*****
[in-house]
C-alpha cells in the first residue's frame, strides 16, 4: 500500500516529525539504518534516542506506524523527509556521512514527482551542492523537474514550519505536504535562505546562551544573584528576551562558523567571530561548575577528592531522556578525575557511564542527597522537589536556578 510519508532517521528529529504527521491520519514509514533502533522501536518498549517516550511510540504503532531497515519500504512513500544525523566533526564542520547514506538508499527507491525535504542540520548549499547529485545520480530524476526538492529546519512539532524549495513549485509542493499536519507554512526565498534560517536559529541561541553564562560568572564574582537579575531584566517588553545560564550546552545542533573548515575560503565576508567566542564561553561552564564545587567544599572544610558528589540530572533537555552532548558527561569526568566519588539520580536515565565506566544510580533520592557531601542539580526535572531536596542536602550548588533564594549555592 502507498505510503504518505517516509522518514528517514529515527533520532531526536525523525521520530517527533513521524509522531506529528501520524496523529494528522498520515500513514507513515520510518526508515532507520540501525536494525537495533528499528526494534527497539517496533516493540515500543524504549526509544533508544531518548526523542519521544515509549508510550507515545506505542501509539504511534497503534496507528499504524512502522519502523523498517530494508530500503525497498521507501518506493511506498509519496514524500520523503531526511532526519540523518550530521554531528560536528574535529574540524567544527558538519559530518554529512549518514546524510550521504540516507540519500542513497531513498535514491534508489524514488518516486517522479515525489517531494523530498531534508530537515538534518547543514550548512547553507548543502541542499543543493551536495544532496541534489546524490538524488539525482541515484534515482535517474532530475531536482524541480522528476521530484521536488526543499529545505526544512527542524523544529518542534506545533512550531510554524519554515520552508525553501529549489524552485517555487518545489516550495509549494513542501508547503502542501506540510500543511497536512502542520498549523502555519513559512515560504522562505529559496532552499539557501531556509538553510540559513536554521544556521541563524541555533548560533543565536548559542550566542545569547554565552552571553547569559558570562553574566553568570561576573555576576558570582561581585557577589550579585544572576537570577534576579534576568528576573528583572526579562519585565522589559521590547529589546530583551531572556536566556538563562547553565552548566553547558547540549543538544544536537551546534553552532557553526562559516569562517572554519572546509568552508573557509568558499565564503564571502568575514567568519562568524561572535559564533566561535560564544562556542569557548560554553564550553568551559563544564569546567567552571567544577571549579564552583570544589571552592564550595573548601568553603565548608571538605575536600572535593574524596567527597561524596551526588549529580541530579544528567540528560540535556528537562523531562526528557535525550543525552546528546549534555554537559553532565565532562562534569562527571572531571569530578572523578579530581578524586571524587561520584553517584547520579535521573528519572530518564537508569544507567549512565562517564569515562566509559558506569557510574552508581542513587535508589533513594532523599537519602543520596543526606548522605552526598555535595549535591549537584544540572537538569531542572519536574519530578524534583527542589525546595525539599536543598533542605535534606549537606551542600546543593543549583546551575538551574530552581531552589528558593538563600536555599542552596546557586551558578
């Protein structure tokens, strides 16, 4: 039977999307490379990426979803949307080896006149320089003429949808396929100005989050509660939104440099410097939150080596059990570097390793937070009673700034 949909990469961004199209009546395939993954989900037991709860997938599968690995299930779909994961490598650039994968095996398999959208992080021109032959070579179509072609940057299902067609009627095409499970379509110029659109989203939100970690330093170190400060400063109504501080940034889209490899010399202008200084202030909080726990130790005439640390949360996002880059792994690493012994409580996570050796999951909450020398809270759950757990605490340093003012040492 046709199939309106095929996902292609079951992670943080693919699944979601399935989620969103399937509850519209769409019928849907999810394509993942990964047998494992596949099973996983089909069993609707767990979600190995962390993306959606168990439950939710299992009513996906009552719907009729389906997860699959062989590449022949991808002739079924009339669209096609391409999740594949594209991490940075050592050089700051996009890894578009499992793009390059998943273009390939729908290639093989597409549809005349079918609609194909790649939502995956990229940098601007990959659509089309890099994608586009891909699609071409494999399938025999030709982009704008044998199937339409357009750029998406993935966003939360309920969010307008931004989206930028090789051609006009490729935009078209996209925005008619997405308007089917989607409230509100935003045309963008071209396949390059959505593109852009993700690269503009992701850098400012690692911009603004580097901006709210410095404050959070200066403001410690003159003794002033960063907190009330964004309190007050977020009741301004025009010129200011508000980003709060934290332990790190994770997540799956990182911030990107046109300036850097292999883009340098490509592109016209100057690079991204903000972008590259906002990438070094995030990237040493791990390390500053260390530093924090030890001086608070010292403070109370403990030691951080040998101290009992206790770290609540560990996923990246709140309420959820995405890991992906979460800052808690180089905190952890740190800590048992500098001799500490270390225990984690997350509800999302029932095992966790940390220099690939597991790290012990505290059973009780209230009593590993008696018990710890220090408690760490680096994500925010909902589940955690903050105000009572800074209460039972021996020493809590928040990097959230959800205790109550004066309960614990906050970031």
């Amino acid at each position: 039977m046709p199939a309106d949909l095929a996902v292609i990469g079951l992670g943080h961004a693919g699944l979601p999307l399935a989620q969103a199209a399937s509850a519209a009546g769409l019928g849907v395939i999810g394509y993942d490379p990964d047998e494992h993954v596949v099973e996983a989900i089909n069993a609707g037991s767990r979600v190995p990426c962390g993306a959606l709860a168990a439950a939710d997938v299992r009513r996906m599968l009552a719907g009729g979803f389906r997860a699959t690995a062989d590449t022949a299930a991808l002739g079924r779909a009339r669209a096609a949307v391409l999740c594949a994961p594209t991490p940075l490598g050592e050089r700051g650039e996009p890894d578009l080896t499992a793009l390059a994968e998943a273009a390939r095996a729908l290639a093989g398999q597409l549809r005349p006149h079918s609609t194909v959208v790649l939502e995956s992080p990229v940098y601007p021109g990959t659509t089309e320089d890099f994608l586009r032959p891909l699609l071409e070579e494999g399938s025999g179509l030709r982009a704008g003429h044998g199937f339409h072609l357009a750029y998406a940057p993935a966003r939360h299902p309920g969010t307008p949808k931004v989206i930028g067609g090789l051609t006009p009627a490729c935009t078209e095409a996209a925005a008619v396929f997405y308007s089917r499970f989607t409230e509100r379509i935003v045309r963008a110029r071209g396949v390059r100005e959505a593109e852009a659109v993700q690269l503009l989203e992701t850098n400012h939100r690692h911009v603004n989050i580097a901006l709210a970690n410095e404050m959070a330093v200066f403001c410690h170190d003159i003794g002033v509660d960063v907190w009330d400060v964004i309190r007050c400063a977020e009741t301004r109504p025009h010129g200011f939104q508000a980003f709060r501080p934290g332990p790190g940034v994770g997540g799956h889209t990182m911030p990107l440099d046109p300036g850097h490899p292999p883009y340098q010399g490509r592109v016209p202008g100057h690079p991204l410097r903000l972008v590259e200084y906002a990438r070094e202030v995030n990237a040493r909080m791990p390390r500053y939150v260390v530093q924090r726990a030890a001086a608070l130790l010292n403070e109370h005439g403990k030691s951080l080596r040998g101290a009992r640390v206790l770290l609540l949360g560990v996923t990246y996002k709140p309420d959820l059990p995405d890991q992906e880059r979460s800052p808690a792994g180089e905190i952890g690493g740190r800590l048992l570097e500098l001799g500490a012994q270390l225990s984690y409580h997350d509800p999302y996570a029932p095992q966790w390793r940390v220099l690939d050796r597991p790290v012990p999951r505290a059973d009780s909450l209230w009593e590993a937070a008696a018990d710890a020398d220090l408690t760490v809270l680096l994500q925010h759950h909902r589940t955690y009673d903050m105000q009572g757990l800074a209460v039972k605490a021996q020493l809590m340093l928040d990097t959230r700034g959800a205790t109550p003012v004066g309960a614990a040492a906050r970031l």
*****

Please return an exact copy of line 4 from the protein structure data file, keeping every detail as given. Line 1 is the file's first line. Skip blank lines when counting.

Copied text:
């Amino acid at each position: 039977m046709p199939a309106d949909l095929a996902v292609i990469g079951l992670g943080h961004a693919g699944l979601p999307l399935a989620q969103a199209a399937s509850a519209a009546g769409l019928g849907v395939i999810g394509y993942d490379p990964d047998e494992h993954v596949v099973e996983a989900i089909n069993a609707g037991s767990r979600v190995p990426c962390g993306a959606l709860a168990a439950a939710d997938v299992r009513r996906m599968l009552a719907g009729g979803f389906r997860a699959t690995a062989d590449t022949a299930a991808l002739g079924r779909a009339r669209a096609a949307v391409l999740c594949a994961p594209t991490p940075l490598g050592e050089r700051g650039e996009p890894d578009l080896t499992a793009l390059a994968e998943a273009a390939r095996a729908l290639a093989g398999q597409l549809r005349p006149h079918s609609t194909v959208v790649l939502e995956s992080p990229v940098y601007p021109g990959t659509t089309e320089d890099f994608l586009r032959p891909l699609l071409e070579e494999g399938s025999g179509l030709r982009a704008g003429h044998g199937f339409h072609l357009a750029y998406a940057p993935a966003r939360h299902p309920g969010t307008p949808k931004v989206i930028g067609g090789l051609t006009p009627a490729c935009t078209e095409a996209a925005a008619v396929f997405y308007s089917r499970f989607t409230e509100r379509i935003v045309r963008a110029r071209g396949v390059r100005e959505a593109e852009a659109v993700q690269l503009l989203e992701t850098n400012h939100r690692h911009v603004n989050i580097a901006l709210a970690n410095e404050m959070a330093v200066f403001c410690h170190d003159i003794g002033v509660d960063v907190w009330d400060v964004i309190r007050c400063a977020e009741t301004r109504p025009h010129g200011f939104q508000a980003f709060r501080p934290g332990p790190g940034v994770g997540g799956h889209t990182m911030p990107l440099d046109p300036g850097h490899p292999p883009y340098q010399g490509r592109v016209p202008g100057h690079p991204l410097r903000l972008v590259e200084y906002a990438r070094e202030v995030n990237a040493r909080m791990p390390r500053y939150v260390v530093q924090r726990a030890a001086a608070l130790l010292n403070e109370h005439g403990k030691s951080l080596r040998g101290a009992r640390v206790l770290l609540l949360g560990v996923t990246y996002k709140p309420d959820l059990p995405d890991q992906e880059r979460s800052p808690a792994g180089e905190i952890g690493g740190r800590l048992l570097e500098l001799g500490a012994q270390l225990s984690y409580h997350d509800p999302y996570a029932p095992q966790w390793r940390v220099l690939d050796r597991p790290v012990p999951r505290a059973d009780s909450l209230w009593e590993a937070a008696a018990d710890a020398d220090l408690t760490v809270l680096l994500q925010h759950h909902r589940t955690y009673d903050m105000q009572g757990l800074a209460v039972k605490a021996q020493l809590m340093l928040d990097t959230r700034g959800a205790t109550p003012v004066g309960a614990a040492a906050r970031l």